The NFL's domestic abuse problem

Ray Rice and his wife, Janay Palmer Image copyright AP

Two videos showing an American football star in a vicious attack on his girlfriend have cost him his multimillion dollar contract but also left the reputation of the league in tatters.

In October the National Football League will heartily embrace Breast Cancer Awareness month.

Fields will be decorated with the movement's ubiquitous pink ribbon-logo.

Players and coaches will don pink gear - shoes, sweatbands, hats and gloves. Commercials will be aired; survivors will be honoured.

Critics say the NFL isn't doing all this because of some altruistic spirit - it's all about marketing its product to women.

Female viewers are a prime television demographic, and the league has been conducting a concerted campaign for years to boost its ratings and develop a market for female-targeted merchandise.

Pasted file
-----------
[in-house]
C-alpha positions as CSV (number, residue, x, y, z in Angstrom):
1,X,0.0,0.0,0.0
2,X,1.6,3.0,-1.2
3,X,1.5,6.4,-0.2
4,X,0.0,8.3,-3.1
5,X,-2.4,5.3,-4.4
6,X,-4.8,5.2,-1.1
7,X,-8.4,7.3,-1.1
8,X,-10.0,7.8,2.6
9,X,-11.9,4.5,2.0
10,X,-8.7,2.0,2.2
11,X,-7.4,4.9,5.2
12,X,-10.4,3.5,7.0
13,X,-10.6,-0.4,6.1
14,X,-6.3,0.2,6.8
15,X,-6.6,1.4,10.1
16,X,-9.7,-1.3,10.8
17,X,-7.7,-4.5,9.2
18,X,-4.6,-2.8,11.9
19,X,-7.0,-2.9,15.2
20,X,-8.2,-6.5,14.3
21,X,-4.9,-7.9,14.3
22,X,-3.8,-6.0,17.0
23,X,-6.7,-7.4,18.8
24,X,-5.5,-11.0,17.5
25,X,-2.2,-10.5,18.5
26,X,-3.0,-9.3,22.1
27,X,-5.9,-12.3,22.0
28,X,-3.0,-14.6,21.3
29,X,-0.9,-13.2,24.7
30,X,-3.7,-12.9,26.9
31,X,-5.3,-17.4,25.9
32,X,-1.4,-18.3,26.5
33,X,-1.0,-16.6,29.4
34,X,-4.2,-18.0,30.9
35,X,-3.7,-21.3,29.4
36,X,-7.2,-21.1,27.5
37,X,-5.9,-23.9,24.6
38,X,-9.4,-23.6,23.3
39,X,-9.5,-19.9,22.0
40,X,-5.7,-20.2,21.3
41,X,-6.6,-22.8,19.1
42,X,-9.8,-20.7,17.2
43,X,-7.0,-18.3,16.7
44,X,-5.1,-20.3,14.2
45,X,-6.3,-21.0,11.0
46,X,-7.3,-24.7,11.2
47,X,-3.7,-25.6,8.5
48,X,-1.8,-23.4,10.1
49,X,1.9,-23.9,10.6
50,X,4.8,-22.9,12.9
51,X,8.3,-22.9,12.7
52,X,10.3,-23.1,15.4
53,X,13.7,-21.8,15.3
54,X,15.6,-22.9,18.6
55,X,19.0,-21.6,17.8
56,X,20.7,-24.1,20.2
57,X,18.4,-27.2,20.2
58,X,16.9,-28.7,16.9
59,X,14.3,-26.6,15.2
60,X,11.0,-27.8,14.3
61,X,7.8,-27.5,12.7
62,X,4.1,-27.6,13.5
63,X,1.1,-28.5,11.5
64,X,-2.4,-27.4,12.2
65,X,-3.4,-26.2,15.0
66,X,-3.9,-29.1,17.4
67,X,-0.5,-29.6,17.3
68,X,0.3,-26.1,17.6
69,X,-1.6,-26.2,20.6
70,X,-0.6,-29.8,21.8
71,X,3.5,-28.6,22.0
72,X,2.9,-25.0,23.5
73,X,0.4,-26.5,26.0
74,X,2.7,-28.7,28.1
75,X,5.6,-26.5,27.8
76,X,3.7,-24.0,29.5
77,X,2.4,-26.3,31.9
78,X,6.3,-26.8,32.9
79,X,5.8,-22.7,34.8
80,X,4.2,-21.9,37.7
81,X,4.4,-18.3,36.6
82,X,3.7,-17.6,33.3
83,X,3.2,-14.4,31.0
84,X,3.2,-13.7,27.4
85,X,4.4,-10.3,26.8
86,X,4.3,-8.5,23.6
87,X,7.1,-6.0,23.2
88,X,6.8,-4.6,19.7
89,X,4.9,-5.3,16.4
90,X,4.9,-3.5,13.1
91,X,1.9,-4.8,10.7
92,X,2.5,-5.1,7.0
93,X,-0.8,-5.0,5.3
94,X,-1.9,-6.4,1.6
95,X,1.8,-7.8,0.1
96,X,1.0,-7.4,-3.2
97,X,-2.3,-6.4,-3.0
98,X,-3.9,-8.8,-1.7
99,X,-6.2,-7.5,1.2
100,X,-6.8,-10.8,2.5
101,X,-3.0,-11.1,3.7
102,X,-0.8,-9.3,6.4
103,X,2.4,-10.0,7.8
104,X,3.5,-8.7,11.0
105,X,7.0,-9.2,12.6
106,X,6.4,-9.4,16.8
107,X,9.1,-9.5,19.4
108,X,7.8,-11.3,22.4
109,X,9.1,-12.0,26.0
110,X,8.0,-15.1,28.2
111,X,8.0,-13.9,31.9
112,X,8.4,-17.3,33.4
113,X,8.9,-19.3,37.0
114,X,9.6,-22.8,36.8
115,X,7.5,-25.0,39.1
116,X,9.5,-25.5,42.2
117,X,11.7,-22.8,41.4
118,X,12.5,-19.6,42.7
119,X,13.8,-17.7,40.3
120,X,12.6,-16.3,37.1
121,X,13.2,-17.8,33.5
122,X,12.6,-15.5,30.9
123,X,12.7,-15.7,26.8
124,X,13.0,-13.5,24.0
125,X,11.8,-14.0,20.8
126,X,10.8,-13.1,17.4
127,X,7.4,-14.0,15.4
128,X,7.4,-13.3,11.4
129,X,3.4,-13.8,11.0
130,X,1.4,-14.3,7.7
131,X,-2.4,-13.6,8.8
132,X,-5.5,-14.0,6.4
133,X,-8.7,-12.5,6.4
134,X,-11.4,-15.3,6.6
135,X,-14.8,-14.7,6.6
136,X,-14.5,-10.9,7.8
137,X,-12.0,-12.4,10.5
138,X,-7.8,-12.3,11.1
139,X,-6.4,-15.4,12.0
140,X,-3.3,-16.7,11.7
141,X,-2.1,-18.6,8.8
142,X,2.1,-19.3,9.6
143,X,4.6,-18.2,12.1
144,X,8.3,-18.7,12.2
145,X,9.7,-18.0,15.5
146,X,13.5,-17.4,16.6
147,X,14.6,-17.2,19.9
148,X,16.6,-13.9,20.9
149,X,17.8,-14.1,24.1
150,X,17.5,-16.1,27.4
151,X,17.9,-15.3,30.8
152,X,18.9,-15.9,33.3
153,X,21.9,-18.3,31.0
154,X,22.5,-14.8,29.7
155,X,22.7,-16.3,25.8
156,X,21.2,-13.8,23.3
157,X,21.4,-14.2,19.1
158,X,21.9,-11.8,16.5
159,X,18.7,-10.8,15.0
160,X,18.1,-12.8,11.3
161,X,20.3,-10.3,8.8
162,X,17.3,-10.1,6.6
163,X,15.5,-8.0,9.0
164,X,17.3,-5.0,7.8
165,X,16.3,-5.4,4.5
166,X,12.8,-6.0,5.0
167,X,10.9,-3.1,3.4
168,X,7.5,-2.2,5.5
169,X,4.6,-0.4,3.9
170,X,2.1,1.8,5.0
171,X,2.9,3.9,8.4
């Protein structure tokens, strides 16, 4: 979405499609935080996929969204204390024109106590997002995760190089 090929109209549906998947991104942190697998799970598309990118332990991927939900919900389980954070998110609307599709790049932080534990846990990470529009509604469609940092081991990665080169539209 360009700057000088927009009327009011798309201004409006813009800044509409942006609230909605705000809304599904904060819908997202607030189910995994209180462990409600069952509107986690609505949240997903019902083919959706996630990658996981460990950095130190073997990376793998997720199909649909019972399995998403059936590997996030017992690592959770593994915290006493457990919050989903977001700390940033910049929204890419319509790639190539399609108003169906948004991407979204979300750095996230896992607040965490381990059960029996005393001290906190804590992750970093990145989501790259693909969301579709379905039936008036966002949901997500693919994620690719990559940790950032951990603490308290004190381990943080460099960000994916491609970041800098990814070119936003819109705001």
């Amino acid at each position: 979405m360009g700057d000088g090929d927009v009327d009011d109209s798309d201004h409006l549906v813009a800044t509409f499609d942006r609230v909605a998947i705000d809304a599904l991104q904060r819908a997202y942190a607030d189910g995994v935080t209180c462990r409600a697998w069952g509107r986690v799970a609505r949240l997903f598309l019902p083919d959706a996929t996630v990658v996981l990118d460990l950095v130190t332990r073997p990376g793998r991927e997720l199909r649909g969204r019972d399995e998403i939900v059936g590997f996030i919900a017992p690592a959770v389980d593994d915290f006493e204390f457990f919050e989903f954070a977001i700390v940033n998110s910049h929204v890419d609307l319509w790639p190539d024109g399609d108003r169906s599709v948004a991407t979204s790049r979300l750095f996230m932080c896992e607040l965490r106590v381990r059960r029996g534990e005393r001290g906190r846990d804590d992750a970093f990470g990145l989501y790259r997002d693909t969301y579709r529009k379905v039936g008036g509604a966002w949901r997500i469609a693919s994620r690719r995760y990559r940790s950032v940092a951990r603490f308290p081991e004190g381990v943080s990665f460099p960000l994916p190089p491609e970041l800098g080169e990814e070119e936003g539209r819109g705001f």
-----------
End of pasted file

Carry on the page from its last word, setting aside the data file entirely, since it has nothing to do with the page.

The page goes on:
By all indications the NFL's push has been a success. According to the league, in 2010 93 million women watched an NFL game. The league reports that 44% of its fan base is female. The female audience continues to be a growth area for a sport that has pretty much reached its maximum exposure among men.

All the colour-themed cancer-awareness promotions, shapely team jerseys and jewel-encrusted NFL handbags may be at risk, however, due to the damage being done to the league's image following the release of the graphic video of Baltimore Ravens running back Ray Rice knocking his then-girlfriend unconscious.

The Rice story is just the most prominent case in a continuing litany of domestic abuse incidents for the league. According to a study by USA Today, 85 of the 713 arrests of NFL players since 2000 were for domestic abuse incidents.

In 2013, the Christian Science Monitor reports, 21 of the league's 32 teams had players involved in domestic violence incidents. Five Thirty Eight's Benjamin Morris writes that while the arrest rate for domestic violence is lower than the national average for similarly-aged men, it's much higher when the perpetrator's income is taken into account.